Episode 8: Princess Mononoke and Last of the Mohicans

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This time Podcastle In The Sky looks at two works of fictional sumptuous epics set in the shadow of a developing landscape and dealing with indigenous groups – The Last of the Mohicans having Native Americans, and Princess Mononoke having the Emishi, a now vanished people believed to be related to the Ainu.

Episode 7: Ayakashi – Samurai Horror Tales and Tales of the Dead

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Celebrate Halloween the PodCastle in the Sky way – by watching Ayakashi: Samurai Horror Tales and reading Tales of the Dead. We discuss the two horror anthologies but also talk about horror in general, what scares people in the age of Twitter, and Steve Urkel (a.k.a., the greatest horror villain in fiction). Turn on, tune in, and drop dead tonight!

PS

The book mentioned in the podcast is Peasant Uprisings in Japan: A Critical Anthology of Peasant Histories.

Behind the Scenes at PodCastle in the Sky

It’s no secret that we here at PodCastle in the Sky have eclectic tastes. After all, just take a look at the media we’ve covered: a 19th century French novel, a James Bond movie, a vampire reverse harem anime, Twilight. It might seem that we just flit from topic to topic based on whatever catches our fancy. Which is true, but perhaps you wonder how we pick a subject for our podcasting. It’s actually quite simple.

First, we get together online.

intro

Whoops, that’s what happens when you’re messaging across the Atlantic Ocean. Okay, let’s try that again.

st-nemesis

Mostly we just shoot the shit. Of course, since we’re pop culture nerds then us shooting the shit often means discussing Euripides and whether Greedo was a Bothan. Or in this case, it means talking about Star Trek: Nemesis.

Our thoughts naturally turn to giant robots and whether we can shoehorn them into the podcast.

unicron

In the meantime we accidentally write the premise for a Star Wars/Transformers crossover fanfic. I mean, Force Awakens versus Unicron? That’s some primo shiz right there.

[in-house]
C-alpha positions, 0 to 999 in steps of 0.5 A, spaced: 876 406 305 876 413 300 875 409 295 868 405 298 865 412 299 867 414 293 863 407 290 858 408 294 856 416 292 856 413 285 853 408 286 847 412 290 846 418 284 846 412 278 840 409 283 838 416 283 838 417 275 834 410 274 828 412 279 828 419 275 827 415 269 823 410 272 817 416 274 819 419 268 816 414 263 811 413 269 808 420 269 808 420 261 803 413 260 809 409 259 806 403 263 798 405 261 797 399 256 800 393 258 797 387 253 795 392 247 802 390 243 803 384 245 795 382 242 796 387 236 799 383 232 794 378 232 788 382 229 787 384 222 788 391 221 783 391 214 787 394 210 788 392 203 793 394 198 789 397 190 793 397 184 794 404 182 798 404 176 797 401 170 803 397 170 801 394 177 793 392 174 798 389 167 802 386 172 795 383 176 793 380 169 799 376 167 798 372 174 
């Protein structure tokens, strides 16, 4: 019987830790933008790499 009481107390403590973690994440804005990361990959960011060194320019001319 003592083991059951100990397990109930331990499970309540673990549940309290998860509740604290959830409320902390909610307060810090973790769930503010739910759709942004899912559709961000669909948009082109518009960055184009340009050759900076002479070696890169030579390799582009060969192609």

We then agree that The Love Guru sucks and halfheartedly toy with adding visual novels to our review slate.

Click on image to open video

Just click on the image above to go to the linked video.

Of course, defining one’s terms is important in any serious debate.

lesbian-school

Yes, we were talking about St. Trinian’s.

We eventually decide that Revolutionary Girl Utena isn’t gay enough.

We discard 10 Things I Hate About You as being an inappropriate pairing for Kare Kano, but we do find ourselves asking something important.

kurosawa

We decide that there are hardly any anime adaptations of Shakespeare (and yes, we know about Romeo x Juliet).

abed

We cover some more things like vampires and zombies and how bad Smallville and Revolution were, but that Community realization was pretty much the only useful episode idea we got.

Anyway, that’s how we make sausages in this here podcast.

Episode 6: Fist of the North Star and The Road Warrior

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It’s Mad Max and the Musclemen on this month’s post-apocalyptic podcast! In this episode, the PodCastle crew takes a look at two of the 1980s’ most extravagant pieces of end-times fiction with George Miller’s 1981 sequel The Road Warrior and the 1986 anime movie adaptation of Tetsuo Hara’s manga, Fist of the North Star. The narrative mysteries of spontaneously exploding tables, spooky men on stilts, and so much more are explored, so find a parking space for your skull-laden Doom-Buggy and listen along.

Giant Robots and Why We Love Them

A quick glance at the lineup of a typical anime season will reveal a large number of shows featuring giant robots. In the recent winter season alone we can count among giant robot anime the series Mobile Suit Gundam: Iron Blooded OrphansSchwarzesmarken, Macross Delta, and probably a bunch more I’ve overlooked. Point is, giant robot anime are like cockroaches and herpes – they keep coming back.